Accordingly, it is a principal object of the invention to provide a reusable, sterilizable holder for very delicate medical instruments such as fiber optic surgical units, including a base structure having a precise outline of the instrument thereon whereby the possibility of erroneous mounting of the unit is negated.
It is an object of the invention to provide a sterilizable holder for fragile, medical instruments including a base with paired locating and retaining posts thereon for receiving the several parts of the instrument, which are then held securely in place on the base by elastic bands.
It is another object of the invention to provide a sterilizable holder for delicate medical instruments, made up of a transparent base having a precise outline of the instrument etched or printed onto the rear face of the base for assuring accurate, predetermined placement of the instrument on the holder.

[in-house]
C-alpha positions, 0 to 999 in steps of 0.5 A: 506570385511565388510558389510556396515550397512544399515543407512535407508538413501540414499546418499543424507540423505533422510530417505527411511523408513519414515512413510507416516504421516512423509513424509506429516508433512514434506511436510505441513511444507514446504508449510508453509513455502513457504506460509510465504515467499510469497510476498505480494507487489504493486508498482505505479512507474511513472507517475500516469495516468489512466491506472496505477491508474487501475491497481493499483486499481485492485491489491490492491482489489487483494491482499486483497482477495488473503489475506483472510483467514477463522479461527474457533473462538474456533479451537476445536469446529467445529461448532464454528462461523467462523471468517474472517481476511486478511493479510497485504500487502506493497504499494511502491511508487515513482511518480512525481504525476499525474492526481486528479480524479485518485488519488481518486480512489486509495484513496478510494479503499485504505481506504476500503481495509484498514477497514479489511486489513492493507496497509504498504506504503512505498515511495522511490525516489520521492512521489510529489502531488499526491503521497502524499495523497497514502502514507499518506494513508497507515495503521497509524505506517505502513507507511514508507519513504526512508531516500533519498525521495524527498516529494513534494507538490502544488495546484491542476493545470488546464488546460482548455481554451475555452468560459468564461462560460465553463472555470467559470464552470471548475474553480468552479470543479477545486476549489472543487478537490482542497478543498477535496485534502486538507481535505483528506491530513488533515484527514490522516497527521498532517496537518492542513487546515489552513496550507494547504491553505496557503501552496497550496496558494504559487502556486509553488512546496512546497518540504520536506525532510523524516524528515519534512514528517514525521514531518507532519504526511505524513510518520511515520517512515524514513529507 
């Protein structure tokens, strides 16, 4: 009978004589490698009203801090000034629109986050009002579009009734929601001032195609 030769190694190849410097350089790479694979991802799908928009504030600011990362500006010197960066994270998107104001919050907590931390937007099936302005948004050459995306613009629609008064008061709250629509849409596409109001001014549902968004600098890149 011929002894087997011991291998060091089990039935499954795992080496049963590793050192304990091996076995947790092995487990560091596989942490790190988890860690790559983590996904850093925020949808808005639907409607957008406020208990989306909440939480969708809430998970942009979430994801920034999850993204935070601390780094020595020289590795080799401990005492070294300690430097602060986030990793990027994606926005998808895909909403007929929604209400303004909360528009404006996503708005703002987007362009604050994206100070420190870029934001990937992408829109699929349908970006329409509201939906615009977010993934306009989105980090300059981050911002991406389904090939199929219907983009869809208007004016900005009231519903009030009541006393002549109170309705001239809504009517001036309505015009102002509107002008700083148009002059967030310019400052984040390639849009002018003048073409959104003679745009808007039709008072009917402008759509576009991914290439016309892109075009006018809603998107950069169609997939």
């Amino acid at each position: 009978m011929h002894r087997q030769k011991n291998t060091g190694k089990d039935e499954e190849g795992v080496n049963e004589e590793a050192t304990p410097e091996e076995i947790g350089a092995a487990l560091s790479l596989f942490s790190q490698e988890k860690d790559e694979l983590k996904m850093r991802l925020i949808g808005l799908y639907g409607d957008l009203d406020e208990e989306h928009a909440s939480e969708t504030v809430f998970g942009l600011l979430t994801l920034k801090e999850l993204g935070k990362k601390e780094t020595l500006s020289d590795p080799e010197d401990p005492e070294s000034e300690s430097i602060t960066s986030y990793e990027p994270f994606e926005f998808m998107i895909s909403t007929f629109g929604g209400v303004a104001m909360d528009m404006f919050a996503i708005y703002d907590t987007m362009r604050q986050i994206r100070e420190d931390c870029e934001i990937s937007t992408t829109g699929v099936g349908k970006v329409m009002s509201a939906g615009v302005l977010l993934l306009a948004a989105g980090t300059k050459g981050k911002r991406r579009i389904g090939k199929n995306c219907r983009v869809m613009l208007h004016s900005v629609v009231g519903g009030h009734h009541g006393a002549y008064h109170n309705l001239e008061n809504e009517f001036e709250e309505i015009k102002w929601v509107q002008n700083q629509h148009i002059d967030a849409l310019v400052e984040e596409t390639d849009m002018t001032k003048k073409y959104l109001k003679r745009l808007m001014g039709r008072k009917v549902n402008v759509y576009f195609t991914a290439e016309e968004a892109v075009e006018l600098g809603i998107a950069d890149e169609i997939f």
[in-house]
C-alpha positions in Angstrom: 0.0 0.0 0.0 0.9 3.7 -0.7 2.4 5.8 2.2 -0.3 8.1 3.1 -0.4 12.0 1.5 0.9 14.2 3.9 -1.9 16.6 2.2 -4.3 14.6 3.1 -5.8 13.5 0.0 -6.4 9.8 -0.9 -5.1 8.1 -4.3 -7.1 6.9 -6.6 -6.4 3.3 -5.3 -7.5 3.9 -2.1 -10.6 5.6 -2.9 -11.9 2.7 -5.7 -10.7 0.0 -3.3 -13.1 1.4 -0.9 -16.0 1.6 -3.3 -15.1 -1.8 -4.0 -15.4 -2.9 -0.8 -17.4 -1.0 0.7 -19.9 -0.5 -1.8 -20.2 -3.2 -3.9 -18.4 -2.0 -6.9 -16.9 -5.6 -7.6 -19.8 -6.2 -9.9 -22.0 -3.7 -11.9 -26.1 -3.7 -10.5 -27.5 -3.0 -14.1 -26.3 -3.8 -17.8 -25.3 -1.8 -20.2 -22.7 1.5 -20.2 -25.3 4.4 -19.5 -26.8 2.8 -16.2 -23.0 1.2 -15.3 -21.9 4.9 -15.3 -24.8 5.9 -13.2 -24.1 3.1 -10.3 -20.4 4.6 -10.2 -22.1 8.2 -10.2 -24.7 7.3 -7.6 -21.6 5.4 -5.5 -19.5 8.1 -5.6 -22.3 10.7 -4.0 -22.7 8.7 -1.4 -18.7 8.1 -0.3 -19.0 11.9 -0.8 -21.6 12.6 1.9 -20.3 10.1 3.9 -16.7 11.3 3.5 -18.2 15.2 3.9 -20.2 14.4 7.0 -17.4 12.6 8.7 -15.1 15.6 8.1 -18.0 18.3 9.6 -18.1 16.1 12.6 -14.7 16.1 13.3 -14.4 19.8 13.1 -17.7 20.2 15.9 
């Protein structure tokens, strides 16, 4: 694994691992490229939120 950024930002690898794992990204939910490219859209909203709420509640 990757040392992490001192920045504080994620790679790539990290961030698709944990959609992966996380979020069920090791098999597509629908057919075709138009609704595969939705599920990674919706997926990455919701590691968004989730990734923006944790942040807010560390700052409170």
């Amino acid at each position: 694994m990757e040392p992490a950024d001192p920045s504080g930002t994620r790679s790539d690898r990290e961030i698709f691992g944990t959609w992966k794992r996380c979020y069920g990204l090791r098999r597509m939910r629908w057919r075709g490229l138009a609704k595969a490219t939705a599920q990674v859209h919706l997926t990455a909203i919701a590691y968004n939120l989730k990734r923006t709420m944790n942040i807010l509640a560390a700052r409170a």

It is a further object of the invention to provide a sterilizable holder for fragile, expensive medical instruments of uncomplicated, low cost construction, the components thereof being made of materials which will easily withstand a conventional gas sterilization procedure at temperatures up to 135° F.
Generally stated, the sterilizable holder disclosed and claimed herein includes a base having an outline of the instrument to be secured thereon. Paired sets of pegs or posts are arranged about the outline to facilitate placement of the instrument thereon, which is then secured in place by elastic bands stretched over the pegs of each paired set of pegs or posts. The base may be made of transparent material, the outline of the instrument being etched or printed onto the underside of the base. The holder with its instrument in place is wrapped and sterilized according to known procedures and then stored awaiting operating room use.